pain

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Pain receptors are characterised by the ability to detect noxious stimuli, such as pinching and abrasion of the skin, while not reacting to light touch.
Pain receptors show up as early as seven weeks gestation* around the mouth, spread to the palms of the hands and soles of the feet by 11 weeks, the trunk, arms, and legs by the 15th week, and all remaining skin surfaces by the time the unborn child reaches the 20th gestational week (KJS Anand, et al, NEJM, 1987).
Nociception--the sensory process leading to the perception of pain--begins with stimulation of pain receptors in the tissues (see Figure 1, p22).
"The discomfort sensed by pain receptors in the area causes the message of pain to be sent via the bundle of nerves to the trigeminal nerve and on to the brain.
Prostaglandinss raise chemotactic activity, increase vascular permeability, sensitize pain receptors to inflammatory mediators and are a reason for pain after endodontic therapy.12 Pharmacological management of pain should be considered together with definitive dental treatment.13
How it works: Peppermint contains a natural anesthetic called menthol that dulls pain receptors. Peppermint oil can cause irritation if applied directly to the skin, so dilute it first.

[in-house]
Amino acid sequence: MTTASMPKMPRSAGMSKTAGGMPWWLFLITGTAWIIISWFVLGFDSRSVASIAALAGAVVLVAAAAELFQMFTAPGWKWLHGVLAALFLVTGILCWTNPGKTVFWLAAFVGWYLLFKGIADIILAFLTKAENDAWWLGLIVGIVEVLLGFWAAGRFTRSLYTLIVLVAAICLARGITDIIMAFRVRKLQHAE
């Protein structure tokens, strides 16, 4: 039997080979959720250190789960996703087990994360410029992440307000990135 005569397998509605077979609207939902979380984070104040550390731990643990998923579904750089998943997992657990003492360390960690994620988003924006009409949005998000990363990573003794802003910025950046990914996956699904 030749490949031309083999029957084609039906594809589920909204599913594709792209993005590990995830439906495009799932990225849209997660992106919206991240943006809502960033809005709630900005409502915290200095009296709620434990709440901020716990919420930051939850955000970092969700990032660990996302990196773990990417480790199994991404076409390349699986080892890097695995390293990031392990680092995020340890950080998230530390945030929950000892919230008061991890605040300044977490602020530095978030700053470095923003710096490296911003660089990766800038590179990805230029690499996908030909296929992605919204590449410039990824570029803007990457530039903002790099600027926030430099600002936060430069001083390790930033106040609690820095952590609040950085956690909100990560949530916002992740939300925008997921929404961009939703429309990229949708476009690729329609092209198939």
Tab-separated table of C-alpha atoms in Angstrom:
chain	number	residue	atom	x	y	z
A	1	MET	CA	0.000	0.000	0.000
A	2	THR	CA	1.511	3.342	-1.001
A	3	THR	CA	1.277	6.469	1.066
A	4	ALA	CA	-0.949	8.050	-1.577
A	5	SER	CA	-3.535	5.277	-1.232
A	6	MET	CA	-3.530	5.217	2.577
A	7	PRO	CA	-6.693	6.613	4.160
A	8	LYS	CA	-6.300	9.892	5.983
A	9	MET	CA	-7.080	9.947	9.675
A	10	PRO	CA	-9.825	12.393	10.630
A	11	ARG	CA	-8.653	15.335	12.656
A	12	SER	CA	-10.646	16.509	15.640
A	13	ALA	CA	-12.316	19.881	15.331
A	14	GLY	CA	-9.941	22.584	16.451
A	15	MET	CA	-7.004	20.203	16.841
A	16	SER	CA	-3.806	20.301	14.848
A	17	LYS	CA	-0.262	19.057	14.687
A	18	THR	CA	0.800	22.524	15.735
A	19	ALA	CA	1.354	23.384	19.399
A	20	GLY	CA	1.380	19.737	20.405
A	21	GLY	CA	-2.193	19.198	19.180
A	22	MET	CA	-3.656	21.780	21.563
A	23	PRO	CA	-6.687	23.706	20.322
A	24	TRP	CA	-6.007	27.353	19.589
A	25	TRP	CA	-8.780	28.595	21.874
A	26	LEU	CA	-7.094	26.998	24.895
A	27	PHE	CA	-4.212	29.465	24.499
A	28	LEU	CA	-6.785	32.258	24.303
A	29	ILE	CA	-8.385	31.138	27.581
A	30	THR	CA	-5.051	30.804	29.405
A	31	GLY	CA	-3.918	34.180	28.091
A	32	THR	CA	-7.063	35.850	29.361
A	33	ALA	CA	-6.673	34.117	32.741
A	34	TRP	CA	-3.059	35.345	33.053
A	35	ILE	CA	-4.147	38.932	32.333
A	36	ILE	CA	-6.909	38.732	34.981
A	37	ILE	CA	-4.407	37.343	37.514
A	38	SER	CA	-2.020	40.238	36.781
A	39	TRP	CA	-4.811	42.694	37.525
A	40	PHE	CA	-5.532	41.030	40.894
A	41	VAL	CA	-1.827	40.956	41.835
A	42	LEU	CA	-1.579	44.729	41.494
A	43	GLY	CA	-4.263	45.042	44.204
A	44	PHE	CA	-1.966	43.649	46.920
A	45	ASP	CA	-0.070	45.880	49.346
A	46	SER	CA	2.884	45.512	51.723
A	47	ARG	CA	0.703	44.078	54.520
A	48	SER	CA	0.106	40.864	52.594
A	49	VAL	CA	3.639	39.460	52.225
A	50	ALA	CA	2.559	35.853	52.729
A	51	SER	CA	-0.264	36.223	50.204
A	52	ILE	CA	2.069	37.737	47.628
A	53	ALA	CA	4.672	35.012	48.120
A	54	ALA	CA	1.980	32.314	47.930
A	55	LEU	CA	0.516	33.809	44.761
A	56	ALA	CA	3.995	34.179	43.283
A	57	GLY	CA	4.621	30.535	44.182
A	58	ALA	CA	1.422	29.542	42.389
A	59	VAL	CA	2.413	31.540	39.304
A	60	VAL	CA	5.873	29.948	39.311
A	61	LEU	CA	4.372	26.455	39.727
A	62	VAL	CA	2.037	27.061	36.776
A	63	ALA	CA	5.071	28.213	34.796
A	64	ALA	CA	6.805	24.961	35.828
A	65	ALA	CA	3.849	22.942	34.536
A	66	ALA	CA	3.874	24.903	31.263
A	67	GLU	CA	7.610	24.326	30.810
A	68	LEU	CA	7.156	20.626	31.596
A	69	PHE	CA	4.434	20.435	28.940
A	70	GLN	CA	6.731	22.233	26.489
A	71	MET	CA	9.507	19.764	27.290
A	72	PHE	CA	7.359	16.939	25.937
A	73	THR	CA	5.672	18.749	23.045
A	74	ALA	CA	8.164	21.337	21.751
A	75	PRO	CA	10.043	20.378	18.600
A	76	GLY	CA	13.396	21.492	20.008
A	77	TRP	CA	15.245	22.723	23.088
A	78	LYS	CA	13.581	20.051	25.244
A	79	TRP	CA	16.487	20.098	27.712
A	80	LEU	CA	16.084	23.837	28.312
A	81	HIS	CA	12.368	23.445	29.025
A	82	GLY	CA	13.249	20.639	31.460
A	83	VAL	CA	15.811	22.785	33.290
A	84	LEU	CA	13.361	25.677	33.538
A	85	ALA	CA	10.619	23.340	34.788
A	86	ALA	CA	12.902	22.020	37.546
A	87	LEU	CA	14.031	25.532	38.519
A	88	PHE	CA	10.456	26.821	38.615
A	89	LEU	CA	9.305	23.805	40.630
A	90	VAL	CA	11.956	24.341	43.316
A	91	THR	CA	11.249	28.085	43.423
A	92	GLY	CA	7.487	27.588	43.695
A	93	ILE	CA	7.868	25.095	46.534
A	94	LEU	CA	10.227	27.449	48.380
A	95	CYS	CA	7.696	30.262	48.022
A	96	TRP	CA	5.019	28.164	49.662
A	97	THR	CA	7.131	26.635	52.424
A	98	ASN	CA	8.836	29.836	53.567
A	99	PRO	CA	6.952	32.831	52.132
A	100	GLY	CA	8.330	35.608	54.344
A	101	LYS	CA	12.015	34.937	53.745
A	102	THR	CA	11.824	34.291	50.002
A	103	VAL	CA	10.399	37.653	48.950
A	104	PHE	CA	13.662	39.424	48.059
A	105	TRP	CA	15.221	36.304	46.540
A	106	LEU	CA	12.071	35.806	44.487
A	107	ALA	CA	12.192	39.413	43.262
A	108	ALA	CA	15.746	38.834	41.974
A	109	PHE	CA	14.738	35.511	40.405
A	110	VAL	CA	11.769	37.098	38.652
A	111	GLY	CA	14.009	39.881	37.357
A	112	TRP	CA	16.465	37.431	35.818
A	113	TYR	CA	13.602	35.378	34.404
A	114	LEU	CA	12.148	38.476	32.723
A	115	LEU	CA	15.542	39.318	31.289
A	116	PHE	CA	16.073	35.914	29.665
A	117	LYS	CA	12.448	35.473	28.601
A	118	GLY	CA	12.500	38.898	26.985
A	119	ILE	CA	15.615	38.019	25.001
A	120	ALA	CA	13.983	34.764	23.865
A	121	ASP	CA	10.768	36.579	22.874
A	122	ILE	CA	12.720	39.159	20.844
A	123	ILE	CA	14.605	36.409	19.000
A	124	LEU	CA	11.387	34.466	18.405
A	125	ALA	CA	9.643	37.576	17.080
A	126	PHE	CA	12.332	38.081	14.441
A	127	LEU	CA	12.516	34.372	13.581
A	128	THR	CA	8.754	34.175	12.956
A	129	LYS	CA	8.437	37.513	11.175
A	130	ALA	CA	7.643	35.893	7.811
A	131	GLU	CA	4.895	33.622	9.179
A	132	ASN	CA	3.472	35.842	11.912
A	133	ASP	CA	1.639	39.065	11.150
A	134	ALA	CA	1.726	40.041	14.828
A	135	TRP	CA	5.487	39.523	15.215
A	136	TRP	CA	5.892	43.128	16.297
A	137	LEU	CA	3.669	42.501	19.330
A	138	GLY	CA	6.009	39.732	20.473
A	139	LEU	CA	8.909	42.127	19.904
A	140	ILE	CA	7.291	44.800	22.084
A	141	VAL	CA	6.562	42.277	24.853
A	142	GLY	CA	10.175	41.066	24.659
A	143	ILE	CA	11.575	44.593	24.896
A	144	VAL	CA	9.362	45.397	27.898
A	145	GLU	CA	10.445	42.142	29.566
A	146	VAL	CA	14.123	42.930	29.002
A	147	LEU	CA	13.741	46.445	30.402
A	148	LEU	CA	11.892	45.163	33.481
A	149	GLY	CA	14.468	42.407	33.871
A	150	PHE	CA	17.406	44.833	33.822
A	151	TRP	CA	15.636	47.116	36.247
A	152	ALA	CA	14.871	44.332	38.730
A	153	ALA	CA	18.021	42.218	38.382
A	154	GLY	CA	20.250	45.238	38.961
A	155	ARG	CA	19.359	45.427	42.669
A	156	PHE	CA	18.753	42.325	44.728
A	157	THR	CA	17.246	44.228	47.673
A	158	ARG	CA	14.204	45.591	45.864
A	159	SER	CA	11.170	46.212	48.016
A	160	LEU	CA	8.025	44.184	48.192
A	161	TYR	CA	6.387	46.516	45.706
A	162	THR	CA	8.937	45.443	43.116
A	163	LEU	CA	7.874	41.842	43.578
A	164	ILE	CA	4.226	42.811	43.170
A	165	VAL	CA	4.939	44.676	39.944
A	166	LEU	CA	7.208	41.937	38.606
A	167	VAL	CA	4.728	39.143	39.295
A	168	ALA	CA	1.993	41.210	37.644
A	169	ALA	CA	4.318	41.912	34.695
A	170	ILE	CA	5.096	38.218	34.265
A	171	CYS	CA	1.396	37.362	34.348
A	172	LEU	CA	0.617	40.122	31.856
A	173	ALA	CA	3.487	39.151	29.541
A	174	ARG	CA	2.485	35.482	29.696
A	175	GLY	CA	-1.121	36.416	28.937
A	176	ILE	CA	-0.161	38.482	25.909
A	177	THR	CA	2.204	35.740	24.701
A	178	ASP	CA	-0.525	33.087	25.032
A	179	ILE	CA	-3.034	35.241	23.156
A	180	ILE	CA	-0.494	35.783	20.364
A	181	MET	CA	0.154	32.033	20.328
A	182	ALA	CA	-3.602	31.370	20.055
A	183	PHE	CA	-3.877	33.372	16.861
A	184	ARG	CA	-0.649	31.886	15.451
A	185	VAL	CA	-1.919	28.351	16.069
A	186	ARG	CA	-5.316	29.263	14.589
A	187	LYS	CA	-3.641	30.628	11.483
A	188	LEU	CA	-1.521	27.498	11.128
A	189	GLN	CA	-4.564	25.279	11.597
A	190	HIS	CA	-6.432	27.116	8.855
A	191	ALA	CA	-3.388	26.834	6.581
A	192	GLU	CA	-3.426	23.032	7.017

Both types of receptors may be the main pain receptors for tissue damage and inflammation [26, 27].
"Another factor could be that pain receptors become more sensitive when surrounding temperature receptors that detect cold become more active."
"Another factor could be that pain receptors surrounding temperature receptors that detect cold become more active."
Because the retina doesn't have pain receptors, people won't feel a thing as their eyes get burned by the sun.
they feel better, and acupuncture improves blood flow, regulates over firing of the pain receptors, restores and strengthens the immune system without the severe side effects of pharmaceutical drugs."
The explanation of therapeutic effects of physical agents is based on the theory of control and modulation of painful impulses at: 1) peripheral level (mechanosensitive, thermosensitive and chemosensitive pain receptors); 2) spinal level (segmental--presynaptic system); 3) supra-spinal (central blocking system) [5, 6].